2.6  We have multiple reports of poor medical assessments leading to an incorrect refusal of benefit, including cases where the debilitating effect of HIV-medication was ignored by the examiner, cases where clients have received the notification that they are fit for work on the very same day they undergo emergency heart-surgery for the heart defect that prompted the claim, and cases where a zero point score based on the medical examination becomes a 24-point score based on a brief yet meaningful examination of the clients severe mental health problems by the tribunal.


3.1  When asked about the suitability of assessment centres one agency reported having advised on cases where the accessible route into the building was unavailable, yet the claimant was told they would be deemed to have not attended if they failed to make it into the building and to the second floor.

3.2  The agency reported that:

"The client struggled to the examination room up several flights of stairs, with large amounts of help from their partner. The medical examiner reported that the claimant had been able to climb stairs and gave no points for restricted mobility. This decision was unsurprisingly overturned at appeal, but caused huge amounts of problems for the family."

3.3  One agency reported several cases where interpreters had been requested for the examinations of clients who had limited English, yet interpreters had not been provided. These examinations unsurprisingly resulted in claimants being incorrectly deemed to be fit to work, due to their difficulties in expressing themselves fully to the examining Healthcare Professional.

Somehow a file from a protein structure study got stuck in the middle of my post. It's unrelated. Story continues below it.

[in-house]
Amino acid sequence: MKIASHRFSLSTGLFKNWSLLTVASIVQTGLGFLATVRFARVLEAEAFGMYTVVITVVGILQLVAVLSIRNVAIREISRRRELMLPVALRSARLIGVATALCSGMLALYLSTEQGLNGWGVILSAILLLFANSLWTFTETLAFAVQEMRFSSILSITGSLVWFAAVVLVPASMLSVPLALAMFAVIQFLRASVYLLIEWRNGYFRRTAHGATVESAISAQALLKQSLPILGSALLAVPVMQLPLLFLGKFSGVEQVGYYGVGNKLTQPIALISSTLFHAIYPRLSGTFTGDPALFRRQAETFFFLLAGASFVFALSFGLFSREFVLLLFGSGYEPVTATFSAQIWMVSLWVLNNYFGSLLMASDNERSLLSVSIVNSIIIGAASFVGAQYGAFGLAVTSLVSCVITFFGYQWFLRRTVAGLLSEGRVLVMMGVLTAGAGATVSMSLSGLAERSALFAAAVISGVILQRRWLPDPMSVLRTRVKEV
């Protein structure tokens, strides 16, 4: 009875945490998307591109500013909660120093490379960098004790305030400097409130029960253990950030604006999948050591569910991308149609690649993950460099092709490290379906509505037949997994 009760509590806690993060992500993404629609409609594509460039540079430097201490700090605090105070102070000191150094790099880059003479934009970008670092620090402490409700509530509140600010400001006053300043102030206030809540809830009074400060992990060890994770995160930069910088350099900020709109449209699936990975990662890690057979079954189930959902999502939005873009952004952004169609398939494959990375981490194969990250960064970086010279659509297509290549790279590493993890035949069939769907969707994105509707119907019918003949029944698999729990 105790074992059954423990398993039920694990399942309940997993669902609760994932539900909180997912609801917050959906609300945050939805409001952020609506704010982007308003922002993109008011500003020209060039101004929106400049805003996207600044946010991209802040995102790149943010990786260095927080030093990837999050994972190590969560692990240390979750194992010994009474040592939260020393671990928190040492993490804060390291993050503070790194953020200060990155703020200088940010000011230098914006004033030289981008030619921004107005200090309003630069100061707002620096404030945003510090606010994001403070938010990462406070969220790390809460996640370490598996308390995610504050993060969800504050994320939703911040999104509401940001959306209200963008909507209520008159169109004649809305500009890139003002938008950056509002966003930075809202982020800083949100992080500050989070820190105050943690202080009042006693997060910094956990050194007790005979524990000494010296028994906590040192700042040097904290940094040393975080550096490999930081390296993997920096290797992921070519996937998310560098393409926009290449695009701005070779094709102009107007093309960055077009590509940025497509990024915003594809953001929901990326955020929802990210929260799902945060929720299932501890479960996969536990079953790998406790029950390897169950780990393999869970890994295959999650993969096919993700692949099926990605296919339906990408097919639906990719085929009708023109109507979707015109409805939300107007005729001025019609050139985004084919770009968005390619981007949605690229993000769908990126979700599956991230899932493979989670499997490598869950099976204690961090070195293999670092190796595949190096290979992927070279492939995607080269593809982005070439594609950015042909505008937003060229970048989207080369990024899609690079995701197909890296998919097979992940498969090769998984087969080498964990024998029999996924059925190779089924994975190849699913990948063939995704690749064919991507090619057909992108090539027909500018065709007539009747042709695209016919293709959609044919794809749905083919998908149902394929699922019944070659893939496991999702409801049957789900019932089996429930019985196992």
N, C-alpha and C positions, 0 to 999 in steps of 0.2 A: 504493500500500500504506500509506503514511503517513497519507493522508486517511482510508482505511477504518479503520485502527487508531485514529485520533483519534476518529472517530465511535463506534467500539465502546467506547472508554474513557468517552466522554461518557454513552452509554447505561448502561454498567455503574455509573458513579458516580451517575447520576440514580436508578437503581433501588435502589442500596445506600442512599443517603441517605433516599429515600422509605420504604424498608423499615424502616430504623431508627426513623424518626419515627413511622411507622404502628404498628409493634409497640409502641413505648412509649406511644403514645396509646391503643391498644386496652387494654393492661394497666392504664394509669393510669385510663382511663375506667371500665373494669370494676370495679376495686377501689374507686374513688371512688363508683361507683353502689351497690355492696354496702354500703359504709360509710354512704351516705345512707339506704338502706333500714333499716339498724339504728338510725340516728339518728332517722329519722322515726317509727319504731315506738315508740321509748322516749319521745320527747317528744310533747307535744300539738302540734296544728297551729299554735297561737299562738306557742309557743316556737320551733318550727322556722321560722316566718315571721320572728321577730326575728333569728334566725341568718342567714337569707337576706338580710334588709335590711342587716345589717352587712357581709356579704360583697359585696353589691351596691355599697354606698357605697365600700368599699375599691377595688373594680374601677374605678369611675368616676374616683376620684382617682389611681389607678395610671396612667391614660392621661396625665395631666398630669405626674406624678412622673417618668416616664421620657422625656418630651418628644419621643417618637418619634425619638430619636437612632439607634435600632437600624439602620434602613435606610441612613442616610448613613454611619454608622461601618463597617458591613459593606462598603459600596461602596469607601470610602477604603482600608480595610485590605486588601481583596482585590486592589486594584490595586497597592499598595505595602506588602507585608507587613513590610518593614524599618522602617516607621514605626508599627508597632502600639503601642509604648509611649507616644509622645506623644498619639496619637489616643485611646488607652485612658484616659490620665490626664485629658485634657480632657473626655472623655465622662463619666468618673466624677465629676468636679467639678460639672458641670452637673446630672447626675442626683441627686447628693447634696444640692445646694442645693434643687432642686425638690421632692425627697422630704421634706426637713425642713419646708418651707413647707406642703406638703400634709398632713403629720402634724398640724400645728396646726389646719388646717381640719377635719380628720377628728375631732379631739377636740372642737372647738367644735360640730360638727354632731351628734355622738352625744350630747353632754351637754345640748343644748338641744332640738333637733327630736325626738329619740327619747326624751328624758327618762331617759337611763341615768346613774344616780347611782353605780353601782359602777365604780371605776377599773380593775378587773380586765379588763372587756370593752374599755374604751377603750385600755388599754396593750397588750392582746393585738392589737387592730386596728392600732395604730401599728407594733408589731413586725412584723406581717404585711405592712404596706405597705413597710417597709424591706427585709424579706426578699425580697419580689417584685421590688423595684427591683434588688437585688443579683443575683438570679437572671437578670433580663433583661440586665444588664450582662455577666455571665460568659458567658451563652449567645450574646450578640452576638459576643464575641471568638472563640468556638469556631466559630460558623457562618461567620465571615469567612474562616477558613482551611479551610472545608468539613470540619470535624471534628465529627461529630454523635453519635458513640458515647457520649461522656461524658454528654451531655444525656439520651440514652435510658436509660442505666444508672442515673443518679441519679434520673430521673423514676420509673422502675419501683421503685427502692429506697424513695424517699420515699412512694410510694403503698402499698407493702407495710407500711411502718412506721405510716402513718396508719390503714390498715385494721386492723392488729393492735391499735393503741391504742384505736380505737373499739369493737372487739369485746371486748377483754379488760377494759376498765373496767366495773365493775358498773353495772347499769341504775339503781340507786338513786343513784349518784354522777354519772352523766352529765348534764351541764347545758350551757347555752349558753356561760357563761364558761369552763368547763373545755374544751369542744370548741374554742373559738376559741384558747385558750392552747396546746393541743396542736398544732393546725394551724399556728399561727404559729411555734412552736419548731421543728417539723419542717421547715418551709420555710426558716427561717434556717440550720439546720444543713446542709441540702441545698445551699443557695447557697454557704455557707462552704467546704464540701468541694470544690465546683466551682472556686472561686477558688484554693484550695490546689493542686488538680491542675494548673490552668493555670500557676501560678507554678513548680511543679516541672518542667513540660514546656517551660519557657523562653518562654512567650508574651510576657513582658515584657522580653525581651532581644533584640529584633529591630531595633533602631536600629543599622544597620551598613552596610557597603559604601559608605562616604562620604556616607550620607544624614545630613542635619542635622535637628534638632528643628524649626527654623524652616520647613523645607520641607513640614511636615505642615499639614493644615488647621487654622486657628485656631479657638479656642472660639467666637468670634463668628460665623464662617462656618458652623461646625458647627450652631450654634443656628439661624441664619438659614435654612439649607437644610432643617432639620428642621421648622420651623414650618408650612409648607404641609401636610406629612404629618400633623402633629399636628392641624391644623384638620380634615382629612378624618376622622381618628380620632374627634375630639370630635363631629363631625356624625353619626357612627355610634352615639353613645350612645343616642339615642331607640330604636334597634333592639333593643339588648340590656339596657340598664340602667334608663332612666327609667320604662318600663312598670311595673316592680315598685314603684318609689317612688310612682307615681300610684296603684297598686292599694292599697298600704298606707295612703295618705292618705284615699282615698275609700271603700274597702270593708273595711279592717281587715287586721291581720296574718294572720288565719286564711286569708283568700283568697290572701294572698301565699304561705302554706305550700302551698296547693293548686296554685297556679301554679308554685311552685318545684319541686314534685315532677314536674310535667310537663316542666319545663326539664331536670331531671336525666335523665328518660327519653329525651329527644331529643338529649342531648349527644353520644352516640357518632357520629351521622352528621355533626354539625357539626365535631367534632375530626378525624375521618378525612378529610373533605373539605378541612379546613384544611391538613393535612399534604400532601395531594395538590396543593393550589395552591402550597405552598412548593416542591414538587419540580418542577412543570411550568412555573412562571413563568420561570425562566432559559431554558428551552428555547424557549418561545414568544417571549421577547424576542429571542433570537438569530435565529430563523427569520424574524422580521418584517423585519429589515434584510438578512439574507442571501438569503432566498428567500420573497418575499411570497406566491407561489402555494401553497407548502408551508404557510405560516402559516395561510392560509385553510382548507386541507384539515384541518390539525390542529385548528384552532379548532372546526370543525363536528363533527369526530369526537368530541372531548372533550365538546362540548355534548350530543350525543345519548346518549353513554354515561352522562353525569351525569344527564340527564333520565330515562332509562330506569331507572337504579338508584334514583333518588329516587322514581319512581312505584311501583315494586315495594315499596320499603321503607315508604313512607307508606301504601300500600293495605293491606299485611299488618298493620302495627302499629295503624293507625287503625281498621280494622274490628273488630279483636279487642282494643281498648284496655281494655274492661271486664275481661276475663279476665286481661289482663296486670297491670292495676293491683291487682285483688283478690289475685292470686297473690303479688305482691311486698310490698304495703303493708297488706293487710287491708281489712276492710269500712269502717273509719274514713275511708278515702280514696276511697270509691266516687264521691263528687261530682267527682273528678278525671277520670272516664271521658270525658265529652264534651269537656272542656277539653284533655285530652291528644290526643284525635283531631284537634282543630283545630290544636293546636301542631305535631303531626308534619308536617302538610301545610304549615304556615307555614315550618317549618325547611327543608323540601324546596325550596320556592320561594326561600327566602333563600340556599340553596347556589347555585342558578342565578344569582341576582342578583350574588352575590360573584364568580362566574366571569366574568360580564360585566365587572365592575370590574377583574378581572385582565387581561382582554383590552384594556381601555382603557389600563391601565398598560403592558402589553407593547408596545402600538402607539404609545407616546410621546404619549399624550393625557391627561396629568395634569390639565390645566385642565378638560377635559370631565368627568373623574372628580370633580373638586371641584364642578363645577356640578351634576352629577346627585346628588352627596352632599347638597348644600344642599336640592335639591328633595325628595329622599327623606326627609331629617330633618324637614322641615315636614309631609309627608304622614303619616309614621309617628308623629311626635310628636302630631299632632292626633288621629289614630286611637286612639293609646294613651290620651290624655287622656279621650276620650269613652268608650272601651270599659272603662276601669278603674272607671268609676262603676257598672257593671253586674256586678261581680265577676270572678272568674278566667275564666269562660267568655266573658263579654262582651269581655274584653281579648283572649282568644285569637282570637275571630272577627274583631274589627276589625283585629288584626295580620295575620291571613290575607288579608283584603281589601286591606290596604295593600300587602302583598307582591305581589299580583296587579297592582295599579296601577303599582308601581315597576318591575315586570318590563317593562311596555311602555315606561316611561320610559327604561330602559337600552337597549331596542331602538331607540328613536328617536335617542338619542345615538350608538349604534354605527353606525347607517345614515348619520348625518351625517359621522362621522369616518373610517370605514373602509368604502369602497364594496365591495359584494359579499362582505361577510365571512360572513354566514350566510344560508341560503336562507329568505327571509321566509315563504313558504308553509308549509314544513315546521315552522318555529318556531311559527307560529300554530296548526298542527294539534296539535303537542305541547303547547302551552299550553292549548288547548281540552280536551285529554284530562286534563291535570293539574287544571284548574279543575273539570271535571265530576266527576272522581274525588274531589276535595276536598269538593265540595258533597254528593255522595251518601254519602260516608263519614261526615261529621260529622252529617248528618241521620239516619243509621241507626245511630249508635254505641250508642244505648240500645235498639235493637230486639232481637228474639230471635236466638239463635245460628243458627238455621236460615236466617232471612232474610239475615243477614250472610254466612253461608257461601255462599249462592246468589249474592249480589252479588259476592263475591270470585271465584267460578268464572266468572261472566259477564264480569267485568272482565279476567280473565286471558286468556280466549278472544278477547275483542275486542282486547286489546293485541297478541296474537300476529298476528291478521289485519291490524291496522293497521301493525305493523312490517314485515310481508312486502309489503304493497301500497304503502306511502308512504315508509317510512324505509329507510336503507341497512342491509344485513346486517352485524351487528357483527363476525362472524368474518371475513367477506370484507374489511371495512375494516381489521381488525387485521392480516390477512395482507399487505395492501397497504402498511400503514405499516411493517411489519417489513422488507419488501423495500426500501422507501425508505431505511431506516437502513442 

4.1  Our members reported several extremely concerning client experiences, particularly around the assessments of the most vulnerable clients.

4.2  One welfare benefits specialist stated that Atos staff seem to have little recognition of the possibility that aggressive and insensitive questioning of claimants suffering from Post-Traumatic Stress Disorder can "trigger" debilitating episodes for those claimants. She states:

"I have had two clients where PTSD, depression and substance dependency arising from past sexual abuse and assault are key factors. Both experienced insensitive interviews where the assessor had little or no understanding or awareness of the relevant issues and no concern as to how the questioning would affect the clients after the interview ended".

4.3  The same adviser also reports repeated use by Atos of male assessors for female clients who are victims of sexual abuse/assault.

4.4  Other agencies report difficulties for clients caused by a superficial approach to questioning, with no reference to pre-existing medical notes to guide questioning. For example one agency reported a client with severe and debilitating Carpal Tunnel Syndrome, who also has great difficulties expressing themselves, being assessed as having no problems with their hands or arms. The assessment report stated that the client had no problems washing, bathing, dressing, cooking, or carrying out many other functions, despite, in reality, being unable to do any of these things. When asked by the adviser why they hadn't told the examiner about these problems the client replied that the examiner had rushed through the assessment and that the client didn't feel confident enough to ask them to slow down, repeat questions, or to correct answers suggested by the examiner that were then recorded as fact.


The WCA is clearly failing in its primary function: to identify claimant's who are unable to work. Reform of the test is therefore urgently needed to halt the ongoing damage that is being done to some of the most vulnerable people in society through its failure to provide a means by which those people unable to work can still have sufficient income to feed themselves, clothe themselves and secure a roof over their head.

April 2011

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Prepared 26 July 2011